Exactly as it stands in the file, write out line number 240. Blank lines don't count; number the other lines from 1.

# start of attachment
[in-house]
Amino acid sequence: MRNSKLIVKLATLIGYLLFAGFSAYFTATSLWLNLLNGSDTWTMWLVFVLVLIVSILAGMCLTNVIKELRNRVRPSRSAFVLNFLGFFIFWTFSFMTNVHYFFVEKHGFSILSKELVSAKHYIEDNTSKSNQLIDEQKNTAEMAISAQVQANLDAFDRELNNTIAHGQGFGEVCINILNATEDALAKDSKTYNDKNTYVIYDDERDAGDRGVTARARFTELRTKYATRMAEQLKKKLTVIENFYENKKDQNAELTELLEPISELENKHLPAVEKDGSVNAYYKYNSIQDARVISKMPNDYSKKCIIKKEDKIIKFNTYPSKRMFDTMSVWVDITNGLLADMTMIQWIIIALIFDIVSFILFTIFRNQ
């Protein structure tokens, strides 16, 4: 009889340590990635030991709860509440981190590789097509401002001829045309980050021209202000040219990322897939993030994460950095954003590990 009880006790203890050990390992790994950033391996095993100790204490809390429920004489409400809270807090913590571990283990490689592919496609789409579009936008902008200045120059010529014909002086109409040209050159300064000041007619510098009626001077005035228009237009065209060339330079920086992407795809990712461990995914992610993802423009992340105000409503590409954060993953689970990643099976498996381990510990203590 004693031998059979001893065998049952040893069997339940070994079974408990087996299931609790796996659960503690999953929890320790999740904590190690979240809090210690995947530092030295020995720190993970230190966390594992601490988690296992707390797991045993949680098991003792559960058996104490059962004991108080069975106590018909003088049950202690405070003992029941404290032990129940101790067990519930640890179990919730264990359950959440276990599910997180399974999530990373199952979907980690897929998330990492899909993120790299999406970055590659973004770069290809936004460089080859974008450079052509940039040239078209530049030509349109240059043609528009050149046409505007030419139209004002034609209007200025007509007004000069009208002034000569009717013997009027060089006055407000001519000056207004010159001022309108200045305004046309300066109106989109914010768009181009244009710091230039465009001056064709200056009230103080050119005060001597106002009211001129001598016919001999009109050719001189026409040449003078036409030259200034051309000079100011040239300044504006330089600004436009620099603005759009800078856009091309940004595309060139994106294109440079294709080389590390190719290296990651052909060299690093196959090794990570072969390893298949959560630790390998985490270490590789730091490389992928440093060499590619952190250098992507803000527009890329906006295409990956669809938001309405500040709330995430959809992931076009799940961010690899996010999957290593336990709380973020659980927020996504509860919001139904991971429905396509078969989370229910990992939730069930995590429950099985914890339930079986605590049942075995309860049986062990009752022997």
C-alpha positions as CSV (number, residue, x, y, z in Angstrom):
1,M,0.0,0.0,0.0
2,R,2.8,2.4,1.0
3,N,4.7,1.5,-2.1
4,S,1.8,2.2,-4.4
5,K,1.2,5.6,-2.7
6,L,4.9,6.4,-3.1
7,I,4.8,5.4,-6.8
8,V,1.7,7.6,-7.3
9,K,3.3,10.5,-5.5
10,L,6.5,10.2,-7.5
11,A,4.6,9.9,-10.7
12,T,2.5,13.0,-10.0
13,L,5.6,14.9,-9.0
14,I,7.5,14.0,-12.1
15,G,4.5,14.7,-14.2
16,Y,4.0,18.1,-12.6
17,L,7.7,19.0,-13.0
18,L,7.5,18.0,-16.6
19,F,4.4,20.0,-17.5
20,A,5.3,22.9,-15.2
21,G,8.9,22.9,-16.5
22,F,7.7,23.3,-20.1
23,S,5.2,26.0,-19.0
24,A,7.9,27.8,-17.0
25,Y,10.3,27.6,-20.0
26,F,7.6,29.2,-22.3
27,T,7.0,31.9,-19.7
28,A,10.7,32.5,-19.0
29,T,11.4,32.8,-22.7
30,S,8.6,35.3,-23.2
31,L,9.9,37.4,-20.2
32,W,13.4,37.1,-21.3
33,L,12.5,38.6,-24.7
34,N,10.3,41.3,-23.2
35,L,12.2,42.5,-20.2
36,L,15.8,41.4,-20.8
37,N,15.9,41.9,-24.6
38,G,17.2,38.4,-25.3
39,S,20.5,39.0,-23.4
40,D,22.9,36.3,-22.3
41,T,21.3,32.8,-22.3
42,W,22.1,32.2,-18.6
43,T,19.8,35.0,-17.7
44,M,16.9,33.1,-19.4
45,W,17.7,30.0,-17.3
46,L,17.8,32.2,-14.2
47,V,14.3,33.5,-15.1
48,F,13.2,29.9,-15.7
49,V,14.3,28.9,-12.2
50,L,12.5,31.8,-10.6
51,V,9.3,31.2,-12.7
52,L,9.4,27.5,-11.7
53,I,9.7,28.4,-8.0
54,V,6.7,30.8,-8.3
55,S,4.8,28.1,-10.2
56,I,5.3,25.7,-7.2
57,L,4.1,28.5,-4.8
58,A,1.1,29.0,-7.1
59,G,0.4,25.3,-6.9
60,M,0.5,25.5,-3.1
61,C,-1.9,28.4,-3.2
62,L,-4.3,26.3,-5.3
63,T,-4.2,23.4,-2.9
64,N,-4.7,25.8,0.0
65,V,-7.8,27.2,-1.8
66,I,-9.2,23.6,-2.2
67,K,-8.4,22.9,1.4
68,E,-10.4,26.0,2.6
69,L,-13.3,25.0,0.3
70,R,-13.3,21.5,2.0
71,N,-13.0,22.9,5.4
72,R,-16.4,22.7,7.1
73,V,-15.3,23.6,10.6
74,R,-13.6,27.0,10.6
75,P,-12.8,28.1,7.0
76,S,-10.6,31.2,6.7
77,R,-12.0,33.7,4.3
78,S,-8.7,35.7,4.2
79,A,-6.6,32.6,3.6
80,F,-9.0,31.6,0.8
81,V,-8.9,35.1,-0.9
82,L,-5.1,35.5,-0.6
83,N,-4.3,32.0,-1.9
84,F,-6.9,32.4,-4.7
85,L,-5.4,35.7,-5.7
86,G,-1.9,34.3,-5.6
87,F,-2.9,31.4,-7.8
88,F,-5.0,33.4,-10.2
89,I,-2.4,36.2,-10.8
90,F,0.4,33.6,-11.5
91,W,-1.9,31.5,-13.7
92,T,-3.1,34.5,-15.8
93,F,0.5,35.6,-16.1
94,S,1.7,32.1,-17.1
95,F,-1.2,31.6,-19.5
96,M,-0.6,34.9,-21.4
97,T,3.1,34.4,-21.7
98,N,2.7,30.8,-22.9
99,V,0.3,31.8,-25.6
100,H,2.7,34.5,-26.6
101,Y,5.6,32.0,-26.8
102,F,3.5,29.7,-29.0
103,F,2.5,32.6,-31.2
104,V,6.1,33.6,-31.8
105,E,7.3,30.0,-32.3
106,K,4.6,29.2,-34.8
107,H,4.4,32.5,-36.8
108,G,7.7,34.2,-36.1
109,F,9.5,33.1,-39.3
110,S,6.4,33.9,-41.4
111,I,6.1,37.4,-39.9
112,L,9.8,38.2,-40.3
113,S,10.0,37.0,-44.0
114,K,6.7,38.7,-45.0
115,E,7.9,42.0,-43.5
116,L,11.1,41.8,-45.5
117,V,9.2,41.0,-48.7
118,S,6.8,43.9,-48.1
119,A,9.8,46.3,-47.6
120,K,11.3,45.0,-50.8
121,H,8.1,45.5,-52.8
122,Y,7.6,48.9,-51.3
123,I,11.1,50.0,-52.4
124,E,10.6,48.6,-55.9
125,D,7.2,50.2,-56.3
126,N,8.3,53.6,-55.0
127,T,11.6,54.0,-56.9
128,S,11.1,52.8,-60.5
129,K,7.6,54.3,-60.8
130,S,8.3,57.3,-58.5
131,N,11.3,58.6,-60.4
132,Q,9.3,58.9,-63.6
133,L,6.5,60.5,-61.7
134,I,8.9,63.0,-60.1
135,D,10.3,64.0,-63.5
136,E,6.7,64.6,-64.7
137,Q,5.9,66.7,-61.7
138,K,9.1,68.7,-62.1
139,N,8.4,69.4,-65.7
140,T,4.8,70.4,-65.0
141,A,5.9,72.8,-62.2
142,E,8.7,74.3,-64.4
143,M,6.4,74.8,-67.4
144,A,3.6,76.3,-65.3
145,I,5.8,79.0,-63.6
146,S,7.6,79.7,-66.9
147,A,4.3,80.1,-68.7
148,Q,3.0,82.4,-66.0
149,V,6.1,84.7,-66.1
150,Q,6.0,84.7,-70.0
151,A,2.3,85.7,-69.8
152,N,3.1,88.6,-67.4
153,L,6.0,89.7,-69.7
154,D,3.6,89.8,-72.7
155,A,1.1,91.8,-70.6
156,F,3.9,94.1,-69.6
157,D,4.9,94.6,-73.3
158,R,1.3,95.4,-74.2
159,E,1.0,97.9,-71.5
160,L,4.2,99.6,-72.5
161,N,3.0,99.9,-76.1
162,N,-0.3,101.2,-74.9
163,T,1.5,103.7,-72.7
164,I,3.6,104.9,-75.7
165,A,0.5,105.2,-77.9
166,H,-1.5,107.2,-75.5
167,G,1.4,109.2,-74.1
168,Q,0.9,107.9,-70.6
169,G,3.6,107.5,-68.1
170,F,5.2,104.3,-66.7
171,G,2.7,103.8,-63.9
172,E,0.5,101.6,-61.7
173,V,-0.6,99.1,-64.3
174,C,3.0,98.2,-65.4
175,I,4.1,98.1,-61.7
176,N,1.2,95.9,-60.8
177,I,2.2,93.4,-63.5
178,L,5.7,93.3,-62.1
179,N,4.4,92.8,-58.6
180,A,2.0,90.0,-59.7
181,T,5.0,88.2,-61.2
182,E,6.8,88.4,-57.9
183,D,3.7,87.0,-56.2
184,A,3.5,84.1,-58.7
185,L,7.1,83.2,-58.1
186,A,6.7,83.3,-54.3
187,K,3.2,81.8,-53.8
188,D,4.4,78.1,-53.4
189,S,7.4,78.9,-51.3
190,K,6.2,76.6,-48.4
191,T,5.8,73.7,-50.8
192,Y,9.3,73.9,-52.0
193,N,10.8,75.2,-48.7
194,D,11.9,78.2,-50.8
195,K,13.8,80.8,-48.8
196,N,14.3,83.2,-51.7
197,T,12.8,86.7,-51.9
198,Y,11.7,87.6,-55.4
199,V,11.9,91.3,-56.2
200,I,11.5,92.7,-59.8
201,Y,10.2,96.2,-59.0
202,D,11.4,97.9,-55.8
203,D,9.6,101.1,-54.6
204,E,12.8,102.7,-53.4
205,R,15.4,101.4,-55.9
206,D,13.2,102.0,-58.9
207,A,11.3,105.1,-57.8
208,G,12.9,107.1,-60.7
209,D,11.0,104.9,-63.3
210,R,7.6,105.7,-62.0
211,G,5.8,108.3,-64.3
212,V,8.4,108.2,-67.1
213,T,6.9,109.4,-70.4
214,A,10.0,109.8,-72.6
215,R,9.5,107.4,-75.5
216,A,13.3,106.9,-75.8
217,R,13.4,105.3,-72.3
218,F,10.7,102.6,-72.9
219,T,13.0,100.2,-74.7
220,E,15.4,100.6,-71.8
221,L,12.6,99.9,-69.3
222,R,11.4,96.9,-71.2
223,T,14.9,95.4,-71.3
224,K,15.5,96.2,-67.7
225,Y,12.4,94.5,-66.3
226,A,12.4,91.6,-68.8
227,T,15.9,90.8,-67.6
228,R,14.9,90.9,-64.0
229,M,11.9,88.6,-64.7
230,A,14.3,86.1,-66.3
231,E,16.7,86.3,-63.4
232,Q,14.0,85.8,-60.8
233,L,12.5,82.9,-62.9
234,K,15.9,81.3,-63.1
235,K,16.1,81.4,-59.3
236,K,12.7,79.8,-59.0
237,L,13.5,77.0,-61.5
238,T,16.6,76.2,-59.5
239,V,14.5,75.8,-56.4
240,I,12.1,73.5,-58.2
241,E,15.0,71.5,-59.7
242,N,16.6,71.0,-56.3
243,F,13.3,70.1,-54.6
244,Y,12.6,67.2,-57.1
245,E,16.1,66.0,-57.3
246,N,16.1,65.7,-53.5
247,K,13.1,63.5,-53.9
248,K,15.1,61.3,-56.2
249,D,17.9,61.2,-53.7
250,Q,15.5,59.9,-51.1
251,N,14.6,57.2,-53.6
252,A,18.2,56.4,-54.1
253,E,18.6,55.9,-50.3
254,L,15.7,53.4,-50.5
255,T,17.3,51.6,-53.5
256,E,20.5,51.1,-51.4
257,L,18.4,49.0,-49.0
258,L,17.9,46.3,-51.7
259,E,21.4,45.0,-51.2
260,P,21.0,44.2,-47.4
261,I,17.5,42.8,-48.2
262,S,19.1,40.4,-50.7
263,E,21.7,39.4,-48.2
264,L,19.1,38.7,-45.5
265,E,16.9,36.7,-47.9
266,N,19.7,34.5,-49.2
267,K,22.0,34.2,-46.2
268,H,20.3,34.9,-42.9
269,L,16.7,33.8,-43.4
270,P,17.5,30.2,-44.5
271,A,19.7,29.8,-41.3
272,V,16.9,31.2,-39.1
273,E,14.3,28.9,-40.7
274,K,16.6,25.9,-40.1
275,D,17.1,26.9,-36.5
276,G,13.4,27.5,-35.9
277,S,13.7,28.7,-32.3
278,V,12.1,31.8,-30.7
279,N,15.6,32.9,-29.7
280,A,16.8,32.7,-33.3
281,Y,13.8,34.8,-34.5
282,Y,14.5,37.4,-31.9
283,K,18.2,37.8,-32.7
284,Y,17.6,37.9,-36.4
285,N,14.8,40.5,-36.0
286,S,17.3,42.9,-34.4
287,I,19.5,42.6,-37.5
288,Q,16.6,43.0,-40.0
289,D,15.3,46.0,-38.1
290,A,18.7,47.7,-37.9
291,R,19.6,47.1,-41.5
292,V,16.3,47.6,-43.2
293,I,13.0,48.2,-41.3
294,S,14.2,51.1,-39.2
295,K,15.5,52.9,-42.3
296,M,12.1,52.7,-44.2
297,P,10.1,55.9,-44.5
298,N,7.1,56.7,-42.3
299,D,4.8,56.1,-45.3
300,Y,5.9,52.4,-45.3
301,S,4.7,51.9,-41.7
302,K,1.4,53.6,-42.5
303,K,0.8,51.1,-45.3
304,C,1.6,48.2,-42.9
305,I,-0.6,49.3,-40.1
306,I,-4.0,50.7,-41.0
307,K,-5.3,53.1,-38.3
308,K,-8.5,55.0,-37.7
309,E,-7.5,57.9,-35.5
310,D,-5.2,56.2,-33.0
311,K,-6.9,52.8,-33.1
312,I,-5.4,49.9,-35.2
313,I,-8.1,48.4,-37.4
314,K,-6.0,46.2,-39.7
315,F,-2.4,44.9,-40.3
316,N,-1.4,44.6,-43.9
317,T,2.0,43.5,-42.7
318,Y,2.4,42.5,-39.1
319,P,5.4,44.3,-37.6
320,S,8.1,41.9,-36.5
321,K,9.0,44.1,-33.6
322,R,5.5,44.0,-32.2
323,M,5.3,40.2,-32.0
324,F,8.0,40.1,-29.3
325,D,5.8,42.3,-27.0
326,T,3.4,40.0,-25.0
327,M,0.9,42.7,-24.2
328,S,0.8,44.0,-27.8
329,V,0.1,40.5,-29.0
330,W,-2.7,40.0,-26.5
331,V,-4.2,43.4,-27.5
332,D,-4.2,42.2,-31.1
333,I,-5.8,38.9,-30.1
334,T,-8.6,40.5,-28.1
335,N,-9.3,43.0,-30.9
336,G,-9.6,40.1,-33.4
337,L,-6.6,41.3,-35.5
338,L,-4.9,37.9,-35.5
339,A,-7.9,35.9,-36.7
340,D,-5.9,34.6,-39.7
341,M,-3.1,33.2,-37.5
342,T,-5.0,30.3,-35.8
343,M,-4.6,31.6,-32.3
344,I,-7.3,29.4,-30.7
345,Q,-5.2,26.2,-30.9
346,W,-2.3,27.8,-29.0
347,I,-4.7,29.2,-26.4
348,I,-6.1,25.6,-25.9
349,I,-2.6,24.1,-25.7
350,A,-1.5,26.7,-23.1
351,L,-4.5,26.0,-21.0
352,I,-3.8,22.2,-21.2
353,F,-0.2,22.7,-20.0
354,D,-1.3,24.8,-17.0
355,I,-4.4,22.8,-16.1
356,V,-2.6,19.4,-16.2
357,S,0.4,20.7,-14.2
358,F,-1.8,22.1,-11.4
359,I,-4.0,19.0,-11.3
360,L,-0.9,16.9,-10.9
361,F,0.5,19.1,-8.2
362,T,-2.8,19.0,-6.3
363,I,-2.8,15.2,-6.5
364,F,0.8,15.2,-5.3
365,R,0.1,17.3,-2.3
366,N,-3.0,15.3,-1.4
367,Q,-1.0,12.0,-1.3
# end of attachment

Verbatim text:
236,K,12.7,79.8,-59.0